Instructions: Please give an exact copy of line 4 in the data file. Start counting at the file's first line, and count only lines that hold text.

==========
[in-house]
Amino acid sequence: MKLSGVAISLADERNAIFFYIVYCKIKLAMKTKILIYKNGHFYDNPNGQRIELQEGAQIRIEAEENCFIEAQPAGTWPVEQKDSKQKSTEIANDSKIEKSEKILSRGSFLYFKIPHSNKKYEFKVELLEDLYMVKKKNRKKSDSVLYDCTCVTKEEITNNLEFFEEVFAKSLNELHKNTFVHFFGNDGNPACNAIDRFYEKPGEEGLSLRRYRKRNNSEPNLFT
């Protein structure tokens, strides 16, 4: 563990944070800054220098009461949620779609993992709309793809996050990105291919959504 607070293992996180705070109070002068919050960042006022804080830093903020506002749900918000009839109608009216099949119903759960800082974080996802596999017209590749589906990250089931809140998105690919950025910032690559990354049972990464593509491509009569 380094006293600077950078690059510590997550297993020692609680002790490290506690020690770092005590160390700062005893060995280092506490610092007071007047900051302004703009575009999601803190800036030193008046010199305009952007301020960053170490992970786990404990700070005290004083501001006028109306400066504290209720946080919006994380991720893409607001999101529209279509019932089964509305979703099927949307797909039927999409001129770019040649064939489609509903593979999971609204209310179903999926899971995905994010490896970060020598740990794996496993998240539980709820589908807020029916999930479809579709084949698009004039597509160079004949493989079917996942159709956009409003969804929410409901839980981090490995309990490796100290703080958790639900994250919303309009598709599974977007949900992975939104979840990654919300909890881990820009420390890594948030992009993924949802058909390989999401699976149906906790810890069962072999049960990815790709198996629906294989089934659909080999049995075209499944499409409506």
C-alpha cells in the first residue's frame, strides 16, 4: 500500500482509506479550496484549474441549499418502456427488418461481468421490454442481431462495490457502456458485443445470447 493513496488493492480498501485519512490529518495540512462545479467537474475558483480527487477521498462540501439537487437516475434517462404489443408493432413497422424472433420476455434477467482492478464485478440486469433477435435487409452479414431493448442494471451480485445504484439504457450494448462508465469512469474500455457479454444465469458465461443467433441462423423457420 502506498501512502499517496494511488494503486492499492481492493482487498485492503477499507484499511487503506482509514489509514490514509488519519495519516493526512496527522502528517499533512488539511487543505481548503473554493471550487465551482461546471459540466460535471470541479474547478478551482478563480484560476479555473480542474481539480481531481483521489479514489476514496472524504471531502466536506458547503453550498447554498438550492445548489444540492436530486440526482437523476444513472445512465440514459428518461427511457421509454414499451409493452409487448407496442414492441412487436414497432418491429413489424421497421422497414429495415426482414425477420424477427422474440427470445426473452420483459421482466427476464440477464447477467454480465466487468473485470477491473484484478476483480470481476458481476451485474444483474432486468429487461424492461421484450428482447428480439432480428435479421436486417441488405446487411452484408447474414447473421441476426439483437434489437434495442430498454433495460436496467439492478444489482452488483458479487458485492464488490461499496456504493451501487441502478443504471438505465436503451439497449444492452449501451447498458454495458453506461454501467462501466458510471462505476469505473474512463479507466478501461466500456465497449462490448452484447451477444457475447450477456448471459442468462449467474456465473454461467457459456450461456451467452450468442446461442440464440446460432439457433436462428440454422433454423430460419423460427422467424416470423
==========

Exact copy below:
C-alpha cells in the first residue's frame, strides 16, 4: 500500500482509506479550496484549474441549499418502456427488418461481468421490454442481431462495490457502456458485443445470447 493513496488493492480498501485519512490529518495540512462545479467537474475558483480527487477521498462540501439537487437516475434517462404489443408493432413497422424472433420476455434477467482492478464485478440486469433477435435487409452479414431493448442494471451480485445504484439504457450494448462508465469512469474500455457479454444465469458465461443467433441462423423457420 502506498501512502499517496494511488494503486492499492481492493482487498485492503477499507484499511487503506482509514489509514490514509488519519495519516493526512496527522502528517499533512488539511487543505481548503473554493471550487465551482461546471459540466460535471470541479474547478478551482478563480484560476479555473480542474481539480481531481483521489479514489476514496472524504471531502466536506458547503453550498447554498438550492445548489444540492436530486440526482437523476444513472445512465440514459428518461427511457421509454414499451409493452409487448407496442414492441412487436414497432418491429413489424421497421422497414429495415426482414425477420424477427422474440427470445426473452420483459421482466427476464440477464447477467454480465466487468473485470477491473484484478476483480470481476458481476451485474444483474432486468429487461424492461421484450428482447428480439432480428435479421436486417441488405446487411452484408447474414447473421441476426439483437434489437434495442430498454433495460436496467439492478444489482452488483458479487458485492464488490461499496456504493451501487441502478443504471438505465436503451439497449444492452449501451447498458454495458453506461454501467462501466458510471462505476469505473474512463479507466478501461466500456465497449462490448452484447451477444457475447450477456448471459442468462449467474456465473454461467457459456450461456451467452450468442446461442440464440446460432439457433436462428440454422433454423430460419423460427422467424416470423